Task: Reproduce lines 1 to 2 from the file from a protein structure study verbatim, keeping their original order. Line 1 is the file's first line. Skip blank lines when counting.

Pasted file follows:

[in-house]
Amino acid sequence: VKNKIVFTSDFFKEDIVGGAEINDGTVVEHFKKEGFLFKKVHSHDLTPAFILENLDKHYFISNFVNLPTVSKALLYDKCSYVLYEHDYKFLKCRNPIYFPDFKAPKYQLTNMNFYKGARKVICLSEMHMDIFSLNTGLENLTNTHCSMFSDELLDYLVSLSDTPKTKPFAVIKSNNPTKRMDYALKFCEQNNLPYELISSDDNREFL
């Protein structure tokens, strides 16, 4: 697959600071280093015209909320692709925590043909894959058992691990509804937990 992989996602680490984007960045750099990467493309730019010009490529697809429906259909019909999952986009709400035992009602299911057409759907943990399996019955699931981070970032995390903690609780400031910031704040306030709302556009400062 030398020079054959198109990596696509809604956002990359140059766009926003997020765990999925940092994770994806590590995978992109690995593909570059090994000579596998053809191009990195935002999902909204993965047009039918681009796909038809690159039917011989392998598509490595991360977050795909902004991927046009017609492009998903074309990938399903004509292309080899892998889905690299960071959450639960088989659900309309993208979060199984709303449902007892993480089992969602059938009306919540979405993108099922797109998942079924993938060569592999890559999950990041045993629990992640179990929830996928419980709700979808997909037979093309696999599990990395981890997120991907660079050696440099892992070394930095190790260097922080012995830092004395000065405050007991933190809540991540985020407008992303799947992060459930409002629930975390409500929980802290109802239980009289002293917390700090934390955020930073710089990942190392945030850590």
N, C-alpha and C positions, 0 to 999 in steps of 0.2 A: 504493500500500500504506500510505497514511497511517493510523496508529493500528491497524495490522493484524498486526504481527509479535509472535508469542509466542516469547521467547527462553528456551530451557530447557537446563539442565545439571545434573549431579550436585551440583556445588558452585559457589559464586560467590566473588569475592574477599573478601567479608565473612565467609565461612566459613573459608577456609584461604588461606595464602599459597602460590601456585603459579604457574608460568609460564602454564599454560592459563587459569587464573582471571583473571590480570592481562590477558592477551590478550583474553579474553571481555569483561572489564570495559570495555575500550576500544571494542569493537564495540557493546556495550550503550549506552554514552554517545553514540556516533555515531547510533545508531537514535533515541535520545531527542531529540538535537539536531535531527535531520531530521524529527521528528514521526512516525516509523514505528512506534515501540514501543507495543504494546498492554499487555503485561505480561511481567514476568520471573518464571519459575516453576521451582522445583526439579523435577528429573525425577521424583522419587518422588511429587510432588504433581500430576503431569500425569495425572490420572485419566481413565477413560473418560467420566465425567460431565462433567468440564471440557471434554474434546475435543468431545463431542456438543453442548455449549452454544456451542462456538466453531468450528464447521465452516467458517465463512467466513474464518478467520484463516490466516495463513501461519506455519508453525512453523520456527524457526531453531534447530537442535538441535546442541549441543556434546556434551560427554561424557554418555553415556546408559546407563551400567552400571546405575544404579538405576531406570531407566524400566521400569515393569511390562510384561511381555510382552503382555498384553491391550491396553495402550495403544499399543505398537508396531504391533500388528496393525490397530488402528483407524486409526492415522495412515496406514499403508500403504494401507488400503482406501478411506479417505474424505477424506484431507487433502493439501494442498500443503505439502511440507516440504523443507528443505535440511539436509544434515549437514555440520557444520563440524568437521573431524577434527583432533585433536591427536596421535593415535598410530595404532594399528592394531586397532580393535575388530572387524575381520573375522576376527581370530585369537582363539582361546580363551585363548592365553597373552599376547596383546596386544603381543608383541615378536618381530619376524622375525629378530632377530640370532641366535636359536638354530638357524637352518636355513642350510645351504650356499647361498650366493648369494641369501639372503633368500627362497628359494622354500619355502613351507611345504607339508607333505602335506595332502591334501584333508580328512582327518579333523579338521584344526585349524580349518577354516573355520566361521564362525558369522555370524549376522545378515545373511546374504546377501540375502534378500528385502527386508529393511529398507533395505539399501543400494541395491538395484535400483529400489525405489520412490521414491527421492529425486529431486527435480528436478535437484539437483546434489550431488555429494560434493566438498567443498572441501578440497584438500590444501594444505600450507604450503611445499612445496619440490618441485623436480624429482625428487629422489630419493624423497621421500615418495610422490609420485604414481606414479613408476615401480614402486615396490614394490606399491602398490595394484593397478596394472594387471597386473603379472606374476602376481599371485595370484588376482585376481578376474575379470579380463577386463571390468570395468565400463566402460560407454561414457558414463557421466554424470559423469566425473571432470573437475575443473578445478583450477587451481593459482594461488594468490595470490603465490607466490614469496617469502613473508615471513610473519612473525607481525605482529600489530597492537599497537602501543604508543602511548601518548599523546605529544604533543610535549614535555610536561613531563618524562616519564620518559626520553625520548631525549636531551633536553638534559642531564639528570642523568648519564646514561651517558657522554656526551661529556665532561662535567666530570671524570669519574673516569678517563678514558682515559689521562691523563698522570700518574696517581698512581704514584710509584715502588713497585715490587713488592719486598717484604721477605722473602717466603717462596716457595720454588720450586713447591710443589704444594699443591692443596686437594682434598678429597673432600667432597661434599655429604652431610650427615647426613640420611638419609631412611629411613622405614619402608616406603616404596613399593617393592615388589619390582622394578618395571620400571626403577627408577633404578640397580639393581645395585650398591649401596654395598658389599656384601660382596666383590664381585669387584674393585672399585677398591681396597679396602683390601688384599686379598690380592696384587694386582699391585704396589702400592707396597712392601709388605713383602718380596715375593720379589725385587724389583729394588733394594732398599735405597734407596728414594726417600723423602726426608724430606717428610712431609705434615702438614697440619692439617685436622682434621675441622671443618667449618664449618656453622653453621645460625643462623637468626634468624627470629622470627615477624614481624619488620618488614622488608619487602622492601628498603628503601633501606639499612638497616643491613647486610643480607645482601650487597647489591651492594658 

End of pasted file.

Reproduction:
[in-house]
Amino acid sequence: VKNKIVFTSDFFKEDIVGGAEINDGTVVEHFKKEGFLFKKVHSHDLTPAFILENLDKHYFISNFVNLPTVSKALLYDKCSYVLYEHDYKFLKCRNPIYFPDFKAPKYQLTNMNFYKGARKVICLSEMHMDIFSLNTGLENLTNTHCSMFSDELLDYLVSLSDTPKTKPFAVIKSNNPTKRMDYALKFCEQNNLPYELISSDDNREFL